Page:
He returned to Sydney and in 1809 married Isabella Bunker, the daughter of Captain Eber Bunker, a man considered to be the father of Australian Whaling. With the NSW Corps, the couple returned to England the following year and Thomas was promoted to Captain in the 98th Regiment, serving with that rank in the American War.

    While Thomas was stationed in Halifax, Nova Scotia in 1815, their son, who they named Thomas William Eber Bunker Laycock, was born. Thomas and Isabella with their daughter Margaretta and baby Thomas returned to Sydney in 1817 but two months later, Isabella died in childbirth.

    Thomas Jnr. was later re-married to Margaret Connell, daughter of John Connell, a merchant. Thomas and Margaret became parents to two more children and the family of six lived on Thomas’ estate at Bringelly. There he set up a store, opened a hotel and soon became a large supplier of meat to the commissariat. He was also one of the leading citizens applying for trial by jury in the colony. Sadly Thomas died on his estate in 1823 at the age of 37 years.

    Thomas W.E.B. was only eight years old when his father died. By 1824 he had arrived at Putty Farm, living and working on the property with his Uncle Samuel. When Samuel died, this left Thomas W.E.B, at the age of seventeen years, responsible for running the farm. In 1833, very soon after assuming the role of caretaker of the property, he made application for the land to be surveyed.

    Thomas W.E.B. Laycock married his cousin Mary Matcham Pitt in 1835. Mary was the daughter of his Aunt Elizabeth who had married Thomas Matcham Pitt. While Thomas W.E.B. and Mary were residing in Richmond, their children Thomas, Elizabeth, Robert, Henry and Andrew were born.

    Thomas W.E.B and Mary set up residence on the Putty farm in 1845 where four more children, Isabella, Emily Jane, Mary and George made their family complete. After Hannah, these nine brothers and sisters were the third generation of Laycocks in Putty.

    GOVERNMENT GAZETTE – FRIDAY, MARCH 21, 1845.

    COURT of Claims Office, March 17 -Notice is hereby given, that the following Claims for Deeds of Grant of Land and Town Allotments will be ready for the examination of the Commissioners at the expiration of two months from this date, before which day any caveat or counter claim must be entered at this office. Due notice will be given of the days appointed for the hearings: –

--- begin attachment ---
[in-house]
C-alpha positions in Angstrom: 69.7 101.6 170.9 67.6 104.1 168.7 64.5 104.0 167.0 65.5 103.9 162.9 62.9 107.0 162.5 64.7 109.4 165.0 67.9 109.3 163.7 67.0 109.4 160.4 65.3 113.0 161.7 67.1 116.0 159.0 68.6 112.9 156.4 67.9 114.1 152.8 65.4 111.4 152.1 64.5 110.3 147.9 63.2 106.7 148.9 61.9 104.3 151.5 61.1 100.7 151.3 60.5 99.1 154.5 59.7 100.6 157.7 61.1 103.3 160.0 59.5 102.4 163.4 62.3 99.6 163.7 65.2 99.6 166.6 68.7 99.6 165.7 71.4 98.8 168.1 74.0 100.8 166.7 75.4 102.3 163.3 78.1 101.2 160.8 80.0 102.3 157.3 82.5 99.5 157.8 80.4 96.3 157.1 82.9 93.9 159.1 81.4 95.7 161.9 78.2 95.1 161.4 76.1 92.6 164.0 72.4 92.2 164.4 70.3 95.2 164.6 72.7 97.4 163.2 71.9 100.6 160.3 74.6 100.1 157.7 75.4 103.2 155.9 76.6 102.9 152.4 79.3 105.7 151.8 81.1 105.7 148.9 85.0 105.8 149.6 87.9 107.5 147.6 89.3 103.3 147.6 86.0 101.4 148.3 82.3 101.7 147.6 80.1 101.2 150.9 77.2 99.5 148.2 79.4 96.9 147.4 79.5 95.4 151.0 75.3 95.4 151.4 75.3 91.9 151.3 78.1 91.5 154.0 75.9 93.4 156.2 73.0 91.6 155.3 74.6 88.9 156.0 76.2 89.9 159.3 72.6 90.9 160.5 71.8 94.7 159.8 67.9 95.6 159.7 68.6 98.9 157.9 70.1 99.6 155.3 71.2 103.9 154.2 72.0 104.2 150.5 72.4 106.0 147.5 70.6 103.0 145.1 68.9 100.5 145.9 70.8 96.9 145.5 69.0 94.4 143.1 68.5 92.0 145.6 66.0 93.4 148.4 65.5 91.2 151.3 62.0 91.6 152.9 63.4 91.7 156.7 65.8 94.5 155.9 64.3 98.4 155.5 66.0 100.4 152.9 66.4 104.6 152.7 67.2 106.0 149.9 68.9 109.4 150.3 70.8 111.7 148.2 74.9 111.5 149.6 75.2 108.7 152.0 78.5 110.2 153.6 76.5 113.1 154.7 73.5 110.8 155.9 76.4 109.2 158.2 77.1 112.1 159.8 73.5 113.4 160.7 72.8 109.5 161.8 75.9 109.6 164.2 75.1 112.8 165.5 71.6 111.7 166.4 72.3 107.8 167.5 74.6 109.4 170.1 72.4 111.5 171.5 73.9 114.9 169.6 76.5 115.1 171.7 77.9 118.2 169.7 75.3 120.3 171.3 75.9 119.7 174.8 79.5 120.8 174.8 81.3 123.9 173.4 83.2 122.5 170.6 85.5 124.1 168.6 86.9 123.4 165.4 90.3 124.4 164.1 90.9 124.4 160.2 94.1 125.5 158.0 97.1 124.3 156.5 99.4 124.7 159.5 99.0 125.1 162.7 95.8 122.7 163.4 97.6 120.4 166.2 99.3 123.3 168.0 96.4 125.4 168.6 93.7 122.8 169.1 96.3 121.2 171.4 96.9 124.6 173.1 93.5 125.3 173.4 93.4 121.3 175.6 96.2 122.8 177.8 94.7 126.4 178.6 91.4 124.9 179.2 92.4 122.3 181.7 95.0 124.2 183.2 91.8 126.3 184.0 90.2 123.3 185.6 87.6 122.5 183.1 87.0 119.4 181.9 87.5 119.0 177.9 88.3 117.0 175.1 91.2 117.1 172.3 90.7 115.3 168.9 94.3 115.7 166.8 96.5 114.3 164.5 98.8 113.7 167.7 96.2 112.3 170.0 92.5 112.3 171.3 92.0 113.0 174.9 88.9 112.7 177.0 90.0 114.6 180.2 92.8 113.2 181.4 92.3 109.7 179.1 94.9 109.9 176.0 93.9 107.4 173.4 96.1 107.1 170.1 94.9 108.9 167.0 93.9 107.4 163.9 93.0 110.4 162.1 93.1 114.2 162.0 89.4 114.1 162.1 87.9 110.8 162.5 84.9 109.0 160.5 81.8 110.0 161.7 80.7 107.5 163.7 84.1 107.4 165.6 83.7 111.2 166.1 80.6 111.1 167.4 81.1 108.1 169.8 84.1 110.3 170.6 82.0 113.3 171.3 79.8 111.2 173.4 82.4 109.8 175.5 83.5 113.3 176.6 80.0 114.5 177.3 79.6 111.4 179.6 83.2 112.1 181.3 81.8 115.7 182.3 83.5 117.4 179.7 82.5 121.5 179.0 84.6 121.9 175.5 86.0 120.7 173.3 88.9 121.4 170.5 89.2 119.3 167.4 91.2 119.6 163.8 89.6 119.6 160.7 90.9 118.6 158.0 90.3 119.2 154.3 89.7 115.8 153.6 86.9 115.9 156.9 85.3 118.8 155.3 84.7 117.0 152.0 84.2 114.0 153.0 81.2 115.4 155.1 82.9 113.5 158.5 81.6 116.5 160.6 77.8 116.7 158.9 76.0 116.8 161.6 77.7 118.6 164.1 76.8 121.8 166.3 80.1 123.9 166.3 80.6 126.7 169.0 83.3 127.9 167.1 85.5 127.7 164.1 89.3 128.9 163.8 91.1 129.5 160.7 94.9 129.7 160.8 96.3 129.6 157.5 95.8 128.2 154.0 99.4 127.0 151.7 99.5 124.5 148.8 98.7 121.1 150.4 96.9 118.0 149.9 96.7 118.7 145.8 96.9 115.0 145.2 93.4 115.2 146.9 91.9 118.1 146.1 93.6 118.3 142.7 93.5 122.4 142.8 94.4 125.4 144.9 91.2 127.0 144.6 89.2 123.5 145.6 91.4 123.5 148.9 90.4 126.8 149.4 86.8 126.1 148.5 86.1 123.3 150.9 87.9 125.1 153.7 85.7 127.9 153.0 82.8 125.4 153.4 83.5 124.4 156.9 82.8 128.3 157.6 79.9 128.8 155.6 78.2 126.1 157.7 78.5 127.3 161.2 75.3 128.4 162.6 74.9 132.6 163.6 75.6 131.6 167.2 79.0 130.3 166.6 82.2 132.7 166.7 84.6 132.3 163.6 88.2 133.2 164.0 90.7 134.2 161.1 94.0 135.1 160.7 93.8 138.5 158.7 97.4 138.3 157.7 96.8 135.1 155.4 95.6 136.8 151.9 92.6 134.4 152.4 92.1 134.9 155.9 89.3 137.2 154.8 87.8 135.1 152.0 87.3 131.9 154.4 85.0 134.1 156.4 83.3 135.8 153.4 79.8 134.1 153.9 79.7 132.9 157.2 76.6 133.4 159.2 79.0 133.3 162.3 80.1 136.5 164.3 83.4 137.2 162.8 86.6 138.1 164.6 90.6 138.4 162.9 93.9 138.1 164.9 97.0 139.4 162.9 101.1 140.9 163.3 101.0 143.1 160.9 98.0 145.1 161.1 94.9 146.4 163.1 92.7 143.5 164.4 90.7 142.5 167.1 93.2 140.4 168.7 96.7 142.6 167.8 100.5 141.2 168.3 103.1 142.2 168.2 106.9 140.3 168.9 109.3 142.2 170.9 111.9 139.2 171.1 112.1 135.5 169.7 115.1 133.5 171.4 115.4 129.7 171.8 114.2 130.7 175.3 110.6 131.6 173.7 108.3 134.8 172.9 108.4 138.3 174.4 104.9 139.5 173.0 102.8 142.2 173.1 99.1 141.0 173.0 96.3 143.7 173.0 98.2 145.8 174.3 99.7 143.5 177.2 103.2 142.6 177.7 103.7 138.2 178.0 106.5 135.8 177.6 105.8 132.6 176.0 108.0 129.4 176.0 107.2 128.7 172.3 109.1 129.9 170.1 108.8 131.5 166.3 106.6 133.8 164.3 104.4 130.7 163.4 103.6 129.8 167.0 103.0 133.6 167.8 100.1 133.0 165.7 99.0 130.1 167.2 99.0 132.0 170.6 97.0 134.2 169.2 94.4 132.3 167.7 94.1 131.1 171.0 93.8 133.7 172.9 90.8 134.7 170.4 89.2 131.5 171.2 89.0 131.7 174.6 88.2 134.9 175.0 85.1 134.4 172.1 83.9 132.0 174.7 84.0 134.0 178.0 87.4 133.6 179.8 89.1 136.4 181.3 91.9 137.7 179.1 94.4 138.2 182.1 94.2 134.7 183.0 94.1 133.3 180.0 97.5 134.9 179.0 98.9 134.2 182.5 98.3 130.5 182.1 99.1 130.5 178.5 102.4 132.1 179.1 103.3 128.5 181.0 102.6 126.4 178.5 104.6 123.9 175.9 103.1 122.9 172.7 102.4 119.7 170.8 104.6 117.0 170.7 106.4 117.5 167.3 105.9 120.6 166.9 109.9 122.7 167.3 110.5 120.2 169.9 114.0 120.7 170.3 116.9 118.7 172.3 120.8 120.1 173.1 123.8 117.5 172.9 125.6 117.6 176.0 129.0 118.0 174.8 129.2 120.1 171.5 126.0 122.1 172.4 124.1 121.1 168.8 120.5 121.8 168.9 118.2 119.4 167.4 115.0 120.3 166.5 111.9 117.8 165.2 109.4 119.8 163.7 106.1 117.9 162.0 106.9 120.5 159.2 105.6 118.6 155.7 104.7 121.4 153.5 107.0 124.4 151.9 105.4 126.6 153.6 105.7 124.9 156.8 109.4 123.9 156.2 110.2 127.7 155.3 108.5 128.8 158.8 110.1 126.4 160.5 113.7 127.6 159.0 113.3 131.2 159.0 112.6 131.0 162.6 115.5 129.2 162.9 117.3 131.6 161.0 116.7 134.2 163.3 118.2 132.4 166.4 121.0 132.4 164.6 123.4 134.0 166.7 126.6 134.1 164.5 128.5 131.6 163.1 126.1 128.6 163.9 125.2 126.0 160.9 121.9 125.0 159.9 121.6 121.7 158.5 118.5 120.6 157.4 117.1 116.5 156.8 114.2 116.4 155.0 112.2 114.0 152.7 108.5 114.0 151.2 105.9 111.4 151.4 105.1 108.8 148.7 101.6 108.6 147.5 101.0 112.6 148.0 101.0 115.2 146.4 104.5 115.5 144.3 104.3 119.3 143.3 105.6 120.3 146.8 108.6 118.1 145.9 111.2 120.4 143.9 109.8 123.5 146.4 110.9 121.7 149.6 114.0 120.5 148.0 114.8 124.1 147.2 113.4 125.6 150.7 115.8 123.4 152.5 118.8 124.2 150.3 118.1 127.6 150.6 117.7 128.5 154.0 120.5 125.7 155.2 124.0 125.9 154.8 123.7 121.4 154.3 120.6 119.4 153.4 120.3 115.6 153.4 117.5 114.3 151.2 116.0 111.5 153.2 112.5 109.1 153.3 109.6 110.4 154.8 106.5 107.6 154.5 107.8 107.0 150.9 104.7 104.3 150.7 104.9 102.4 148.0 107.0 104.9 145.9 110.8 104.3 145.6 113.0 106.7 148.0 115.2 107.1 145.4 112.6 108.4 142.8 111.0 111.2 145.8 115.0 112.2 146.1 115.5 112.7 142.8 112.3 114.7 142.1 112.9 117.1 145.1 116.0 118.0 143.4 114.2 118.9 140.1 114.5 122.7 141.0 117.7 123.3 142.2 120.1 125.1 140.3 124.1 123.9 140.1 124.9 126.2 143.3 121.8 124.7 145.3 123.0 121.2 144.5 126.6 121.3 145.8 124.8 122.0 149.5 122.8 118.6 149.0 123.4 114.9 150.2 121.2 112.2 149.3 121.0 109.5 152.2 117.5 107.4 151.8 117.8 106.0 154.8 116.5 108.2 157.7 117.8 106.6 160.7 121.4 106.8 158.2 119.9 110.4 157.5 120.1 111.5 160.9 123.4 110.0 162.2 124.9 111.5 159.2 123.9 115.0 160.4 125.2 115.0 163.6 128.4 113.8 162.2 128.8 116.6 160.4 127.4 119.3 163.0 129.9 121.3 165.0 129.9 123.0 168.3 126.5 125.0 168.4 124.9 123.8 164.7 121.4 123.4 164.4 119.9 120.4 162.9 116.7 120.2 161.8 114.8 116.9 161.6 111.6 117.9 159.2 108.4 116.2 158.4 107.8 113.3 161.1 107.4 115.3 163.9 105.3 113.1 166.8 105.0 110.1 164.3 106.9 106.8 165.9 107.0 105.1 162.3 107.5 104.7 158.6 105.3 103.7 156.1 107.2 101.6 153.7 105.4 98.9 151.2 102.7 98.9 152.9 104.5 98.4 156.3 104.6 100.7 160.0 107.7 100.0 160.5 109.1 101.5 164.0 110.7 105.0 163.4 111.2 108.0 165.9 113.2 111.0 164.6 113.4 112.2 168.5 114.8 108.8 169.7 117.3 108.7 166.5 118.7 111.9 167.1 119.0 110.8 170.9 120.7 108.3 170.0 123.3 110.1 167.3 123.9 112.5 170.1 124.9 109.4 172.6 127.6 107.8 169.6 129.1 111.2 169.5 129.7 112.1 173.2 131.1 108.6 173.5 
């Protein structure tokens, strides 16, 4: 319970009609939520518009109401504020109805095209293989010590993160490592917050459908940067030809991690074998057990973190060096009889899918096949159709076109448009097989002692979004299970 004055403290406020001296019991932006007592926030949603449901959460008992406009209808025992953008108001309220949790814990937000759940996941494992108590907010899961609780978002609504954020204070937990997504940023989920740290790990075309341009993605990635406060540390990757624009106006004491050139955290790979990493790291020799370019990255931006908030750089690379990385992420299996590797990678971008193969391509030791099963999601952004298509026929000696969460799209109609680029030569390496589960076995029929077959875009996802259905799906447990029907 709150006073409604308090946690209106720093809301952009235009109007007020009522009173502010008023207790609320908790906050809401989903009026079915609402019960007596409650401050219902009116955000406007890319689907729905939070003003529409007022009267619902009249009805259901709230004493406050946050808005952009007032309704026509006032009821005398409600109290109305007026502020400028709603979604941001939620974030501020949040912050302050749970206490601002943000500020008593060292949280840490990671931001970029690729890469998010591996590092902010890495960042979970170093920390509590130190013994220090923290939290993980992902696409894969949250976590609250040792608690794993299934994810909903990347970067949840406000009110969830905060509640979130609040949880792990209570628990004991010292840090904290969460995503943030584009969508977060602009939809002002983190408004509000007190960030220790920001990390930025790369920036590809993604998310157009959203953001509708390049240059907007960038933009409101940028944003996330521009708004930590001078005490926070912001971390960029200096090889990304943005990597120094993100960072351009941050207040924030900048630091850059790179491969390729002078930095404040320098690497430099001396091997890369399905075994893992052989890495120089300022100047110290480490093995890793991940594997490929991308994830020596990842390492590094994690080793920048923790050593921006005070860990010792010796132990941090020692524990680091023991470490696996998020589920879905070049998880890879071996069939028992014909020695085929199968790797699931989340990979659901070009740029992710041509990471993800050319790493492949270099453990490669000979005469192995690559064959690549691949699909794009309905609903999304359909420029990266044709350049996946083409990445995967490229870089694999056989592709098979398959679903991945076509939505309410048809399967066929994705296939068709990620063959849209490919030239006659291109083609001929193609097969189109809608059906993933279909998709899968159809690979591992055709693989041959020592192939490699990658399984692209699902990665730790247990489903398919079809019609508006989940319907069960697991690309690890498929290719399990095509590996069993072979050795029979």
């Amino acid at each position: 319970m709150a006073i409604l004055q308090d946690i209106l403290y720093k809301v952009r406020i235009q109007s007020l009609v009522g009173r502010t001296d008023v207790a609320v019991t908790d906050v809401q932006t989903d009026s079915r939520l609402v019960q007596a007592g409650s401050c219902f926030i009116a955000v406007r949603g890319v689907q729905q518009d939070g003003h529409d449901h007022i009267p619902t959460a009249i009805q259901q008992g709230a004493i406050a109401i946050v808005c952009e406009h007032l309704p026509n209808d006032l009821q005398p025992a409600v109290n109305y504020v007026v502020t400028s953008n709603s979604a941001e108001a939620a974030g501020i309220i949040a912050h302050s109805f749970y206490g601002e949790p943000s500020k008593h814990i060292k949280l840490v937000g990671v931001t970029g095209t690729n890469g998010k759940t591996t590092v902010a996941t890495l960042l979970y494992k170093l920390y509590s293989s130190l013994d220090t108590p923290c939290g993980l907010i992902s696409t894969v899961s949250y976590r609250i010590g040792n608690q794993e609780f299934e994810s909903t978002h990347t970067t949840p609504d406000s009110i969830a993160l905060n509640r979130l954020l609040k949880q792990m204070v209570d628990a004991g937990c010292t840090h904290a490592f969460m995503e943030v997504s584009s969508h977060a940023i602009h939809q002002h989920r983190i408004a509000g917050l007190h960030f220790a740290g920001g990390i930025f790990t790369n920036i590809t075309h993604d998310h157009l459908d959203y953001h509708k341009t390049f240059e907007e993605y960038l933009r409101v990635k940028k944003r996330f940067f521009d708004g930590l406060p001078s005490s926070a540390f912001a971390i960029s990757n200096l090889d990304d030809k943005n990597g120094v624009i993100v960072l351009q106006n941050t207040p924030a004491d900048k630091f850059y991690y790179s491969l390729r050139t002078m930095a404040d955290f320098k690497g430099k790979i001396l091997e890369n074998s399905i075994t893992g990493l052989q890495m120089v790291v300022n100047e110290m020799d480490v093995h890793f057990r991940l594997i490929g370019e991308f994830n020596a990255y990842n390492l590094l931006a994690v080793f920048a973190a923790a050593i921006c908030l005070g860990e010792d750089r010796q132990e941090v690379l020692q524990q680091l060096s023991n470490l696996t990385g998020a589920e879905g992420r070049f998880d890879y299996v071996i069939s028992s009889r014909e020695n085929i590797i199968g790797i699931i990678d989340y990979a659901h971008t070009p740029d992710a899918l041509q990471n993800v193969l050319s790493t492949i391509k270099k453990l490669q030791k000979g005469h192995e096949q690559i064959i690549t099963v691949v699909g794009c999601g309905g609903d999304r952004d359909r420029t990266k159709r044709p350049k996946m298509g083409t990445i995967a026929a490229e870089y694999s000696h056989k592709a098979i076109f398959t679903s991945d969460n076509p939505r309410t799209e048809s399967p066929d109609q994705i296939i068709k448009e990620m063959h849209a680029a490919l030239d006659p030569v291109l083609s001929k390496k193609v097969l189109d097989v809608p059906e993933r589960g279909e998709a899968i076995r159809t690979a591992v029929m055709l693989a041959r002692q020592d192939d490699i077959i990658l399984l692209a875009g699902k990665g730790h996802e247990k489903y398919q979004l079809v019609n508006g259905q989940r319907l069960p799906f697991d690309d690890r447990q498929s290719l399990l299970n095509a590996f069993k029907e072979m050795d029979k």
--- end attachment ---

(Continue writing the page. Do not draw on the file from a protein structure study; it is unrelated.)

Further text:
1236. Thomas William Eber Bunker Laycock, of Putty on the Bulga, by his solicitor, Francis Baddek, Esq , 100 acres, County of Hunter, at Putty, near the Bulga Road. This land was located on an order of Governor Macquarie, dated 30th October, 1813, in favour of Hannah Laycock, deceased, who, it is alleged, devised to Samuel Laycock, deceased, with remainder to applicant.

    His claim was granted and the property transferred into his name on 30th July, 1845. Finally, after more than thirty years, the original 100 acre grant actually belonged to a member of the Laycock family.
    Margaret Ferguson © 2016

    • Thanks very much for this Margaret, there’s some very interesting stuff here. Much to absorb.

  14. Hi Margaret, I am also a Pitt descendant (through Esther and James Wilshire). I really enjoyed reading your post and found it very interesting. I am Secretary of Colo Shire Family History Group, a group formed in Nov 2015 to record and preserve the history of families in the old Colo Shire – the boundaries of which originally joined Patrick Plains and Cessnock Shires. Just wondering if part of Hannah’s original Putty grant would have been in Colo Shire? We are looking for contributions to our newsletter ‘Family Ties’ if you have any interesting stories from the Colo side. We have a Facebook site called Colo Shire Family History Group if you are interested and you can also contact me on info@hawkesburytours.com.au. regards, Carol Roberts.

  15. Hi Patsy, I am told I am a descendant of the George Matcham featured in your book. It’s a coincidence, I’m sure, that my father and brother are both George’s too. I arrived here in 1977 from England and have now retired to Mooney Mooney as I love the Hawksbury and often ride west tracking the river to Richmond. I found your book a fascinating and enjoyable read and it has given me a wonderful connection to the river. I had already learned something of the history of Mary Pitt after being contacted by a John Matcham Pitt some years ago but you bring it alive in the book. I naturally bought and distributed a number of copies to my family and I look forward to the sequel.

    Best Wishes,

    David Matcham

    • Hello David, thanks so much for getting in touch. It’s always a pleasure to come upon a member of the Matcham family. George – the original George who married Nelson’s sister- is a fascinating character in himself and worthy of his own biography (not written by me however!) Thanks also for the kind comments about the book, it means a lot. I’ll let you know when the current book is published, hopefully in 2018, though George doesn’t feature so fully in it as I’m moving on a couple of generations.

      Best regards
      Patsy